Tampa Student Loan and Bankruptcy Attorney Blog — February 26, 2023
Turns out yes. I just read a pretty cool story in the New Yorker about a 91 year old lady, perfectly healthy, obtained a full forgiveness under a “compromise and settlement authority” provided for under the Higher Education Act of 1965. Although it is a last ditch effort as there are many other ways to obtain forgiveness now.
There is an easier way. The IDR Waiver program will allow for someone like this to consolidate their older federal loans to Direct Loans (provided this is done before May 1, 2023), and after 20 years of repayment all undergrad loans would be forgiven. 25 years for grad loans. I believe this lady would have qualified for that as well – although I don’t have access to her loan history to know for certain.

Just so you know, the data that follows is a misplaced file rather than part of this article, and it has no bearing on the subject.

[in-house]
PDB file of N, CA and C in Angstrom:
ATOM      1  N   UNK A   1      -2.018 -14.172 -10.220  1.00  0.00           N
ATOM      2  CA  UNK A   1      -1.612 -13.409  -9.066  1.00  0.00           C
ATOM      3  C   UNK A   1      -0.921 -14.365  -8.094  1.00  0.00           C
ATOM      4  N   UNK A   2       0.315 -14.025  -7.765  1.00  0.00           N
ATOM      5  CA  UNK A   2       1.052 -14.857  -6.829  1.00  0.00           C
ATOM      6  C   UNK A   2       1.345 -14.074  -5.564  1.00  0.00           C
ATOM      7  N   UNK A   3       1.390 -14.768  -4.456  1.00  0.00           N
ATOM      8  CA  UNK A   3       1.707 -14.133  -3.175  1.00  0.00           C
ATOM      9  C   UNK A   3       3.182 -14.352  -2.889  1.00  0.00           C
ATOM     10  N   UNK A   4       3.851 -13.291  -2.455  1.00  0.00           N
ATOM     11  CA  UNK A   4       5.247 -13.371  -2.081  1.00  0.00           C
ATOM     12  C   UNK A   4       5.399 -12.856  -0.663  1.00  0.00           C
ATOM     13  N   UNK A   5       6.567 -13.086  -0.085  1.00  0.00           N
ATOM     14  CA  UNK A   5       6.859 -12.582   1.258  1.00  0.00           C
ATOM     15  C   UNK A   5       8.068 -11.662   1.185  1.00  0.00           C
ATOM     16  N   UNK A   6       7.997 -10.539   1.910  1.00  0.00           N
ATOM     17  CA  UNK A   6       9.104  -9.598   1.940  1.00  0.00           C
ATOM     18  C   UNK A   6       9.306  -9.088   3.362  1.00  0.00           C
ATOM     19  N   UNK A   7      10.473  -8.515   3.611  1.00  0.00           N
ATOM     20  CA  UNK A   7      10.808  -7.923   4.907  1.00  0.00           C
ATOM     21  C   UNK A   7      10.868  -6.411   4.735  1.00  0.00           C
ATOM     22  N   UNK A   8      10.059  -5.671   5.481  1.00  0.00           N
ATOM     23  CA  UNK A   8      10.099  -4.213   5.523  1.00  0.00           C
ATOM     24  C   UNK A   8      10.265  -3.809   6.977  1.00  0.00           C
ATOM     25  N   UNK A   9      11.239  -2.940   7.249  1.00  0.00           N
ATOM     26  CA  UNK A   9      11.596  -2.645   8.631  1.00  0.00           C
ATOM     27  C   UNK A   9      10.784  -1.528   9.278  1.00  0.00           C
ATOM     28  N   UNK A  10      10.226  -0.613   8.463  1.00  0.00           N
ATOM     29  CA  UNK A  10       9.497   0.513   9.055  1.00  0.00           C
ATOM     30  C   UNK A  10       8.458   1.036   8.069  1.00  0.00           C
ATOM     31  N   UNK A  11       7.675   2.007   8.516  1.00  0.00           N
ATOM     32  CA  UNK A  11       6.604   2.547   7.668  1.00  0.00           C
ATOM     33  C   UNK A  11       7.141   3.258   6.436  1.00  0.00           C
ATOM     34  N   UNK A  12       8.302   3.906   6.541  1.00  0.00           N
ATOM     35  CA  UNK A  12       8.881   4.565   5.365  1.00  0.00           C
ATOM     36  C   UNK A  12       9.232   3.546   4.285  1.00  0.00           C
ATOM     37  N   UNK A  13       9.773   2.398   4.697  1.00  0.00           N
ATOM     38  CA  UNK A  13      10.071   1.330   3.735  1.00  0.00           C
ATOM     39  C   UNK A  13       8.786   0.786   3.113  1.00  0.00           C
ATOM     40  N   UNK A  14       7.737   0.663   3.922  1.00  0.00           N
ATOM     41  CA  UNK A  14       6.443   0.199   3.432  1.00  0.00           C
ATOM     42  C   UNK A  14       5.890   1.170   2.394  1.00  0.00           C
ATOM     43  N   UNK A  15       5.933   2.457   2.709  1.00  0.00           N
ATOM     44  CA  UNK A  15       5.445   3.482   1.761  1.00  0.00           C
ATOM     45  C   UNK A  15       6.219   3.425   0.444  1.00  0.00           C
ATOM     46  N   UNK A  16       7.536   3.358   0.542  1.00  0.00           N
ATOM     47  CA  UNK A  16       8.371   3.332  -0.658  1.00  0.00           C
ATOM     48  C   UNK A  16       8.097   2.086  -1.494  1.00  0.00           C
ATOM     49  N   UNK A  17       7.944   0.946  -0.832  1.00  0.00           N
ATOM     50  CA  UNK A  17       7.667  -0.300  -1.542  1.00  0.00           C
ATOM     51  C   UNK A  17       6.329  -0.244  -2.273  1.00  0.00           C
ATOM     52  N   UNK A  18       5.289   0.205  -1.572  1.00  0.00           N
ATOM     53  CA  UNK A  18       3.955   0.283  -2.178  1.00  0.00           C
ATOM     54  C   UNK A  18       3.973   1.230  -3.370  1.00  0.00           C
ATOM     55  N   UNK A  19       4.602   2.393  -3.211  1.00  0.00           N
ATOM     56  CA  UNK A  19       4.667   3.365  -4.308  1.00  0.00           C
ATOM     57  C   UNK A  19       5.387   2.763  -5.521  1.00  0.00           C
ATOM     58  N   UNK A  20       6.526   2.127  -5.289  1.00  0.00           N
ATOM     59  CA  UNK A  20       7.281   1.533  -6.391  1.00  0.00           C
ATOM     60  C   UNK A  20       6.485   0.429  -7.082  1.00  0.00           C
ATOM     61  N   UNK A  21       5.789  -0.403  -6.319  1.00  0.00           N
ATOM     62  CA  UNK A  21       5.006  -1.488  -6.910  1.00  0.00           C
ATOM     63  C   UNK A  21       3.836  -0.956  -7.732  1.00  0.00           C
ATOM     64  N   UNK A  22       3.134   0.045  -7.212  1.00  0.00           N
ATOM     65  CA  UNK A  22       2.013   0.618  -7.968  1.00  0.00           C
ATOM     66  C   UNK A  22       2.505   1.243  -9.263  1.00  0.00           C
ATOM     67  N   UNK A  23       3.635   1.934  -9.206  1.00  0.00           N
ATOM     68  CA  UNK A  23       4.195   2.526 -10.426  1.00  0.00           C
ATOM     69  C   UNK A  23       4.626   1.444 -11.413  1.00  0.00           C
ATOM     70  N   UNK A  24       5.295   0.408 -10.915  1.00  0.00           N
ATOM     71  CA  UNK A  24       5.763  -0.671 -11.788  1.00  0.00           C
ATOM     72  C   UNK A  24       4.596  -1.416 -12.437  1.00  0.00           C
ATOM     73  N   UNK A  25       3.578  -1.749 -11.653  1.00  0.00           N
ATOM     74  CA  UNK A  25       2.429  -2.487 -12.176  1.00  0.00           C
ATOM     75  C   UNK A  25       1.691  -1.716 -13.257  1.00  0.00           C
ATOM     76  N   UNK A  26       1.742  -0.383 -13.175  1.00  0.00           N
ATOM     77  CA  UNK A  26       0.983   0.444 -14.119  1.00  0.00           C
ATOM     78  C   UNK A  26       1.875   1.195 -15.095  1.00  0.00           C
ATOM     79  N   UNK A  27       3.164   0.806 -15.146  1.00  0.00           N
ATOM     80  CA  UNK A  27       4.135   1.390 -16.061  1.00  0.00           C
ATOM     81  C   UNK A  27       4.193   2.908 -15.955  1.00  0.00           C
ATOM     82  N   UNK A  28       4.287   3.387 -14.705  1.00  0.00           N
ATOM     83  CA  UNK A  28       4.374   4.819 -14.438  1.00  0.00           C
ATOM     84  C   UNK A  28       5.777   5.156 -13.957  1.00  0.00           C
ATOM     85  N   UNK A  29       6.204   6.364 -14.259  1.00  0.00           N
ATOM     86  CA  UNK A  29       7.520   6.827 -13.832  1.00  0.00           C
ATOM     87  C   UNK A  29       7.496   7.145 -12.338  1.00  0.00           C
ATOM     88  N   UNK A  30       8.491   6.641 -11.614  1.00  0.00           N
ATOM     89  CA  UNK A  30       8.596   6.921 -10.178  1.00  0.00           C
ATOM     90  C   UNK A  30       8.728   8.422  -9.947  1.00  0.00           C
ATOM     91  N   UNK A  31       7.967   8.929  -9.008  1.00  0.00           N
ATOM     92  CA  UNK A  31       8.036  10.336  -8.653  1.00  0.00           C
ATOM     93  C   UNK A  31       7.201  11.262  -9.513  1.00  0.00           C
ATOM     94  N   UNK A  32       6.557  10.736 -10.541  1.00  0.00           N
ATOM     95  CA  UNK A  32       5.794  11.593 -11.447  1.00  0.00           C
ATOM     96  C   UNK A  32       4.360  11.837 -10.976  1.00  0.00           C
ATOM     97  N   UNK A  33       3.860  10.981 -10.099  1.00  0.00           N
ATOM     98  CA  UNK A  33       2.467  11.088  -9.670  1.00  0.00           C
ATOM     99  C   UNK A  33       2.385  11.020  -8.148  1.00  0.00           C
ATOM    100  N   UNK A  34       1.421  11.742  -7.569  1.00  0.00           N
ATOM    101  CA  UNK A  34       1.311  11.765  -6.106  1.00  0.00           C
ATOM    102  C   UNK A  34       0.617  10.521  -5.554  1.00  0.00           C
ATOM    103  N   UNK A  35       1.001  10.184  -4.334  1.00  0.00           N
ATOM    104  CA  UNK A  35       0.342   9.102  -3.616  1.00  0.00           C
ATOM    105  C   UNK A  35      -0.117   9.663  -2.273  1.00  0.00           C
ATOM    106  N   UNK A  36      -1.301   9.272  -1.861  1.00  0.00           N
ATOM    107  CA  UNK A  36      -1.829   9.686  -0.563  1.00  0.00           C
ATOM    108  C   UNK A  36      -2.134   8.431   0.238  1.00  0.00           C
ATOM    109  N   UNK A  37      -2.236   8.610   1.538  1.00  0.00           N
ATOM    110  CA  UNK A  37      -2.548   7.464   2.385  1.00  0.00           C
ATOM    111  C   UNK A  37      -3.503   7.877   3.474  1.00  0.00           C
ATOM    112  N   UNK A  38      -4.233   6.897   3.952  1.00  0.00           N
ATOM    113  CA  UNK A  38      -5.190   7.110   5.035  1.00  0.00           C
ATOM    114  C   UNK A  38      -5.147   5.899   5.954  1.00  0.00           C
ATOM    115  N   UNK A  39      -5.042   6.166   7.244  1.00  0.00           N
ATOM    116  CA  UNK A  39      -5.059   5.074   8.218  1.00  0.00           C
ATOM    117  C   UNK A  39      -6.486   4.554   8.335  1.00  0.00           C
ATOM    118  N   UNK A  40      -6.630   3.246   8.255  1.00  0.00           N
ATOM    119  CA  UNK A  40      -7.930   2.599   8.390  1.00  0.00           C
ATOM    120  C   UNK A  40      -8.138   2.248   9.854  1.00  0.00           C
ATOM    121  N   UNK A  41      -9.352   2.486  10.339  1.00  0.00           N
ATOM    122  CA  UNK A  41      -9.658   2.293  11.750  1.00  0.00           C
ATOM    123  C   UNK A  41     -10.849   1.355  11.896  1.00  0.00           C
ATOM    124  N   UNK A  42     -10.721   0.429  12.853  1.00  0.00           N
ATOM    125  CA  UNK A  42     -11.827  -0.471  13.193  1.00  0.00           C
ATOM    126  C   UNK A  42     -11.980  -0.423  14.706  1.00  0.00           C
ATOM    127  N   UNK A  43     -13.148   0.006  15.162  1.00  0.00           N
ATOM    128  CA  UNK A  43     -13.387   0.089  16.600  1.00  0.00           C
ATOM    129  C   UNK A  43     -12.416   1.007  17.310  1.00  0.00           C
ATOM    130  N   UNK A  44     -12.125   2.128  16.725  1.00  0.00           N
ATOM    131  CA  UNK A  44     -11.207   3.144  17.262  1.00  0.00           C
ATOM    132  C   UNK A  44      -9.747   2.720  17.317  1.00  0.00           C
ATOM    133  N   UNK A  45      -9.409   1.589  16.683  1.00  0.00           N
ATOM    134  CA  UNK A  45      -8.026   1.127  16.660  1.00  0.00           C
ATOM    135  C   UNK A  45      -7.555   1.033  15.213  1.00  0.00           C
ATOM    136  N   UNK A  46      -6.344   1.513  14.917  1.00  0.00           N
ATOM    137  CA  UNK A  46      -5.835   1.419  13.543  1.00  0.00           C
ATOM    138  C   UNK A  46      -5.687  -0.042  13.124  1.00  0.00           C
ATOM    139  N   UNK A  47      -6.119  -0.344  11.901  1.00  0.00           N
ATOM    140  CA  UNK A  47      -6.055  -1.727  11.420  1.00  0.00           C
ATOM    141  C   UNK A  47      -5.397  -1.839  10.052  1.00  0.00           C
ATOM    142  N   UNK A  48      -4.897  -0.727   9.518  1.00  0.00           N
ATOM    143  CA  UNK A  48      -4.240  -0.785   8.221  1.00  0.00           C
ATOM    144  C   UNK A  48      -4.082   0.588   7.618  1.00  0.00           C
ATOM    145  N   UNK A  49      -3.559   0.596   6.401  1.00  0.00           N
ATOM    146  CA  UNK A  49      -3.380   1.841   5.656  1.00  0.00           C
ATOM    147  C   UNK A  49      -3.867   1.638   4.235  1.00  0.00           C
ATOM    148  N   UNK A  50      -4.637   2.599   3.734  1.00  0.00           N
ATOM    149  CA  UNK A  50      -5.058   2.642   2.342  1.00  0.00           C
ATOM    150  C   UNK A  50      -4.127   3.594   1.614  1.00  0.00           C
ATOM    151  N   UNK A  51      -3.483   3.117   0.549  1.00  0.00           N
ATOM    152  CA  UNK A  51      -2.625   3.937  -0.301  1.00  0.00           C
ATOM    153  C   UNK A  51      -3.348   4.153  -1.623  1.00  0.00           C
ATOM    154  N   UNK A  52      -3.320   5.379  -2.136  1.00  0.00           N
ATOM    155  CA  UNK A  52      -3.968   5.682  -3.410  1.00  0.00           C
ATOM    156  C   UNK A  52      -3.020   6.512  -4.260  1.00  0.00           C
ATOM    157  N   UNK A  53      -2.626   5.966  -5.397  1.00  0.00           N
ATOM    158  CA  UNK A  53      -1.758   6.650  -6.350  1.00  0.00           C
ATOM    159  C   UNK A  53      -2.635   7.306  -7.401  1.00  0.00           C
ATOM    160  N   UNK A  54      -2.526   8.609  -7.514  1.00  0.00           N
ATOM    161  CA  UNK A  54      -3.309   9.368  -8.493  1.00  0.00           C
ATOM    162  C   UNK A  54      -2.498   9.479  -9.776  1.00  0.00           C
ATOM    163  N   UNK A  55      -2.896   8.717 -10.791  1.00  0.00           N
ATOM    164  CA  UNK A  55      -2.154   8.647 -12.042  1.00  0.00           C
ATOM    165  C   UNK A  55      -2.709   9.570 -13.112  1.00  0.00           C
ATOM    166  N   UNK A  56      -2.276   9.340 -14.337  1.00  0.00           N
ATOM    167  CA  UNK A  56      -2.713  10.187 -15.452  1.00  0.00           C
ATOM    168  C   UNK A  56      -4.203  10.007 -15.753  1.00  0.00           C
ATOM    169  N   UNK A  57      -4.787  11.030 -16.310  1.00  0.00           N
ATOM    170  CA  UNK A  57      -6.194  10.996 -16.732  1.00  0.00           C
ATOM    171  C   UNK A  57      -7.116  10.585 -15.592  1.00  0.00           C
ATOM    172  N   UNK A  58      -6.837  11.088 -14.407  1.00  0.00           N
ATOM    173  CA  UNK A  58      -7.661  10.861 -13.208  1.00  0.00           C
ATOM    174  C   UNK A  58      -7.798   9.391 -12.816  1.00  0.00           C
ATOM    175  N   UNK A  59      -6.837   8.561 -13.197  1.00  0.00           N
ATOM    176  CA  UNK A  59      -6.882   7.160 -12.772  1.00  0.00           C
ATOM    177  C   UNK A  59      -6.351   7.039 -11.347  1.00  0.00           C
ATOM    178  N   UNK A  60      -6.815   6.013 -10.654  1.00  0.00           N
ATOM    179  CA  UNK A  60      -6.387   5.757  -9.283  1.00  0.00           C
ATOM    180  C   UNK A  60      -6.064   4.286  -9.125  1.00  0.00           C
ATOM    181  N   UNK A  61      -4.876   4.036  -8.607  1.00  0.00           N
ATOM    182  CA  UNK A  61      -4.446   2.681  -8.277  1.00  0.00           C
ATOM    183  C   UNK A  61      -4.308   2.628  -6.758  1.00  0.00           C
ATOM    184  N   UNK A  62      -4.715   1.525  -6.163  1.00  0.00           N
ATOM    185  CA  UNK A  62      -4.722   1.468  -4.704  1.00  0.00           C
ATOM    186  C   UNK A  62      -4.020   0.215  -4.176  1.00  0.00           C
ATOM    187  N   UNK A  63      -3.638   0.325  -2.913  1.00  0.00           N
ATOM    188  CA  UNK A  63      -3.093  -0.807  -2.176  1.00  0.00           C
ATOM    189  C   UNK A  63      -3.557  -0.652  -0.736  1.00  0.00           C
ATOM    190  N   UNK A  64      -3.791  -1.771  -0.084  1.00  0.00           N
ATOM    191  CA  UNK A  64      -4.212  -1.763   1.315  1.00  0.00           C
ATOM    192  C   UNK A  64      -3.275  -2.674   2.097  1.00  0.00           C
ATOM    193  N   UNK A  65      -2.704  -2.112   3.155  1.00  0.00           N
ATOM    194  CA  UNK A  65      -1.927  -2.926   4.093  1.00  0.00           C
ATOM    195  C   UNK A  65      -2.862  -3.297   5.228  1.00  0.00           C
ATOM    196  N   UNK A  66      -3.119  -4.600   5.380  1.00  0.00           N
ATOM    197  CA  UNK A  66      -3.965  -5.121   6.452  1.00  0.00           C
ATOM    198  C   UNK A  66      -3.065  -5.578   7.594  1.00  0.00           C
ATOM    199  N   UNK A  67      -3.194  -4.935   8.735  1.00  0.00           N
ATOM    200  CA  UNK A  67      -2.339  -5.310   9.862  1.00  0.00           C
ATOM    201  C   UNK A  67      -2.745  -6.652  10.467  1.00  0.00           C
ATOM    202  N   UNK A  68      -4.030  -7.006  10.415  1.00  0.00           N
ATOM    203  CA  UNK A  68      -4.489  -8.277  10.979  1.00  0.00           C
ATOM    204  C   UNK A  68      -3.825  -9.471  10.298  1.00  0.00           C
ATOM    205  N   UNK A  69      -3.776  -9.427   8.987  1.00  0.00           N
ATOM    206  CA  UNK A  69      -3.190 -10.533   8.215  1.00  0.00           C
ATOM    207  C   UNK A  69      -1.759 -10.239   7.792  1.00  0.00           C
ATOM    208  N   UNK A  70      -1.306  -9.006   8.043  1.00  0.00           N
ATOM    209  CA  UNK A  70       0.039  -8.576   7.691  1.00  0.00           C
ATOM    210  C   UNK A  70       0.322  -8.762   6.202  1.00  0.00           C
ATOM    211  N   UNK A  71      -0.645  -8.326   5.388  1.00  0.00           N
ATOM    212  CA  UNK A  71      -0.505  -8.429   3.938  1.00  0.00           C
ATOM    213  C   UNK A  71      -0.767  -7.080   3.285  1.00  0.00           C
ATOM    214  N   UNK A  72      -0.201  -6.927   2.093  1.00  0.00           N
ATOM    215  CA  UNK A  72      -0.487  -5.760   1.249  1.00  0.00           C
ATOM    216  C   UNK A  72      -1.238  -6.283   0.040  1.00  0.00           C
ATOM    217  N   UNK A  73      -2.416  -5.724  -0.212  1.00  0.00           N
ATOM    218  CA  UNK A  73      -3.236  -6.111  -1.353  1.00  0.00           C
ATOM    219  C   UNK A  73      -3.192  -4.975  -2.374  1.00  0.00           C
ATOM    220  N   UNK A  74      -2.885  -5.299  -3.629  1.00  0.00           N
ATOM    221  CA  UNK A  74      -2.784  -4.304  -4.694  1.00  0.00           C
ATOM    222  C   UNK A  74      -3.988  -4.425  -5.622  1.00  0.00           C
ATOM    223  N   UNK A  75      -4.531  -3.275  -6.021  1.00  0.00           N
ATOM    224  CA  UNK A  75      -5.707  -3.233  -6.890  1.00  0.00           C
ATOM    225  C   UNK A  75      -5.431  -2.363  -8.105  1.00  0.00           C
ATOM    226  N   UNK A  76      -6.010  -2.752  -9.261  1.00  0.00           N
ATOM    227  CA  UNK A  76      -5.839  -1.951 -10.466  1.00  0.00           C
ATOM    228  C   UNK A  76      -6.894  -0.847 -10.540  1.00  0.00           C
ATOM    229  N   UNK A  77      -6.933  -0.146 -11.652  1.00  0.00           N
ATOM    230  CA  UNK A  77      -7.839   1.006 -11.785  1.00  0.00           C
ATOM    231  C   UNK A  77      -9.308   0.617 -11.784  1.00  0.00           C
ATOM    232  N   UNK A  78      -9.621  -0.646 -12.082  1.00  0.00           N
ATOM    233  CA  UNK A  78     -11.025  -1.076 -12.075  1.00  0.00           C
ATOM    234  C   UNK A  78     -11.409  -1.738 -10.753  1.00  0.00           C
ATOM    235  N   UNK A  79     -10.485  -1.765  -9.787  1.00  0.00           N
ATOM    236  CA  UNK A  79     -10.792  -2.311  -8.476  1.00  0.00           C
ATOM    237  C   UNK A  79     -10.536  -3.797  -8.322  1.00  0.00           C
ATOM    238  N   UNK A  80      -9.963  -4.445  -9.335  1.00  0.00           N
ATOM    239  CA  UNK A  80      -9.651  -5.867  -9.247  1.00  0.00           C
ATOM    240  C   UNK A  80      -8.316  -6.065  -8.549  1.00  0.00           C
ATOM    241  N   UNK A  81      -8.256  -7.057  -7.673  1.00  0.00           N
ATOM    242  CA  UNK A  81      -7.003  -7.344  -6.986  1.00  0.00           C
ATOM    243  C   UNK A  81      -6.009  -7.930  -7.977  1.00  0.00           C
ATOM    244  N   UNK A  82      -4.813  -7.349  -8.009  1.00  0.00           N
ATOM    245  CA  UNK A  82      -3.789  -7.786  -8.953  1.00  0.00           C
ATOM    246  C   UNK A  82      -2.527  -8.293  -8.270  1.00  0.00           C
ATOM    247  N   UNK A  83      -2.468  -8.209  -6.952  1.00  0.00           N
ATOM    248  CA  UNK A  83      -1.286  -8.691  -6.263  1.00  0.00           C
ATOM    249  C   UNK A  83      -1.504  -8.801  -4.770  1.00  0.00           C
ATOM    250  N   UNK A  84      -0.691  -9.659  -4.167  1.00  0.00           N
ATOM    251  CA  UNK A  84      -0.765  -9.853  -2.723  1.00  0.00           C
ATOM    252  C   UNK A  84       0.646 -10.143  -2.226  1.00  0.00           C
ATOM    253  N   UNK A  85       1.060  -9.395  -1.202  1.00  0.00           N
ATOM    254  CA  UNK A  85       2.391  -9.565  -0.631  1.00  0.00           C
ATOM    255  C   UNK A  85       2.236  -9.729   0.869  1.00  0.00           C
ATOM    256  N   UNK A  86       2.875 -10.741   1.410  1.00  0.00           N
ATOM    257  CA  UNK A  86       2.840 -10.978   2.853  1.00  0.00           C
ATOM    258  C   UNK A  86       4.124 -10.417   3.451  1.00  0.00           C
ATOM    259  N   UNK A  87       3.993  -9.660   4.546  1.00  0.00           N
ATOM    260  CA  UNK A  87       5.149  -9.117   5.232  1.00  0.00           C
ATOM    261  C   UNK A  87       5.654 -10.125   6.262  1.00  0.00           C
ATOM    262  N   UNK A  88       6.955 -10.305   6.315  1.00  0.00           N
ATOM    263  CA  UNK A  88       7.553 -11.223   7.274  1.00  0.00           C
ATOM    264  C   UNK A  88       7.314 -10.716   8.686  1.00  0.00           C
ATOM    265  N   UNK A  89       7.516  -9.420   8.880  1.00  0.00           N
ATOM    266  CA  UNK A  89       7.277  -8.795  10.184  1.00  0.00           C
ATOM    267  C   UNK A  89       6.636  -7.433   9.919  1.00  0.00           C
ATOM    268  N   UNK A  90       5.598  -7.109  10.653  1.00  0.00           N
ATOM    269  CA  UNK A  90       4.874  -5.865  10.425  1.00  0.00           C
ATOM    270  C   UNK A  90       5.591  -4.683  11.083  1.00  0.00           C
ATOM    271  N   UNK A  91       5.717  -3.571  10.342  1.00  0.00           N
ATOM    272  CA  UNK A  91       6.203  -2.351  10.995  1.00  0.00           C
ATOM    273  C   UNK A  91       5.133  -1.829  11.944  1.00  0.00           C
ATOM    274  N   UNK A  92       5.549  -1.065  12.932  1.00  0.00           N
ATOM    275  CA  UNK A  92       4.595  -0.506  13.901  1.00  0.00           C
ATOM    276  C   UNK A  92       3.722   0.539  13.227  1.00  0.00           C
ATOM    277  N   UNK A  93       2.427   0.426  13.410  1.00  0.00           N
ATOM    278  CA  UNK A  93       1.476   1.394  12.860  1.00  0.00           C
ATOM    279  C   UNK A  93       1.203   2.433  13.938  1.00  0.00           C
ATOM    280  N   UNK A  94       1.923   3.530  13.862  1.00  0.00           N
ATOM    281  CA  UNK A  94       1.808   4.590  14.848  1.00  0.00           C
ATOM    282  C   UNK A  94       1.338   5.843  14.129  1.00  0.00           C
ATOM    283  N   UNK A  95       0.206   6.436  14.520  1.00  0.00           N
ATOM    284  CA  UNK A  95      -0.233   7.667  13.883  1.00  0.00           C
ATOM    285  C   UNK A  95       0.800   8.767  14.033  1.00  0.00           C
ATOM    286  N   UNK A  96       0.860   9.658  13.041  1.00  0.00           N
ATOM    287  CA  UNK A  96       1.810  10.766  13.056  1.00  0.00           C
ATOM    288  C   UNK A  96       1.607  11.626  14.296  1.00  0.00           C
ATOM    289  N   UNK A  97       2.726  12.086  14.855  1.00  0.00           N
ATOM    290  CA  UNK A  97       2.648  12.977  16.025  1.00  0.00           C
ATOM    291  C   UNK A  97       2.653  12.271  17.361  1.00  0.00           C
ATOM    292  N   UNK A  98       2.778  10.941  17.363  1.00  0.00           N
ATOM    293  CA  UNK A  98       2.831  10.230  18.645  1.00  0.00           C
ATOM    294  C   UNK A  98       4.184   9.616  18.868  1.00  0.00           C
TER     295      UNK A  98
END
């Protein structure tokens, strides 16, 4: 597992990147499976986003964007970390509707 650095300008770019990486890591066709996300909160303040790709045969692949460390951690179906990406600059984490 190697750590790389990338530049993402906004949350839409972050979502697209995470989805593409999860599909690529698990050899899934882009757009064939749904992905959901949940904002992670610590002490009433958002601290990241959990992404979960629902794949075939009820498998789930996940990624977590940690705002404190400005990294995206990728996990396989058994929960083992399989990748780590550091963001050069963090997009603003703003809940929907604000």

But if you miss that May 1 deadline, or the IDR Waiver, TPD, BDTR or PSLF don’t fit your circumstances for some reason, then this is a way out – used mostly when the Department of Education believes it would be more costly to collect the loan, or when it cannot locate the original promissory note.
Perhaps this would be good for folks living out of the country. For a long time. Presently, ED doesn’t chase them down to my knowledge. It would clear the threat of litigation by the Department of Justice. It would also end a nagging threat of pulling someone’s U.S. passport – this doesn’t happen for defaulted federal student loan debt now, but the IRS keeps sticking it’s hand out as it currently is required to notify the State Department for unpaid tax debt. I wonder if there will be a time where ED does the same, and it results in a U.S. passport loss, preventing exit from the States.
Don’t ignore student loan debt. It can have far reaching results – but if steps are taken now during this Administration, perhaps this debt can be cleared and allow you a fresh start!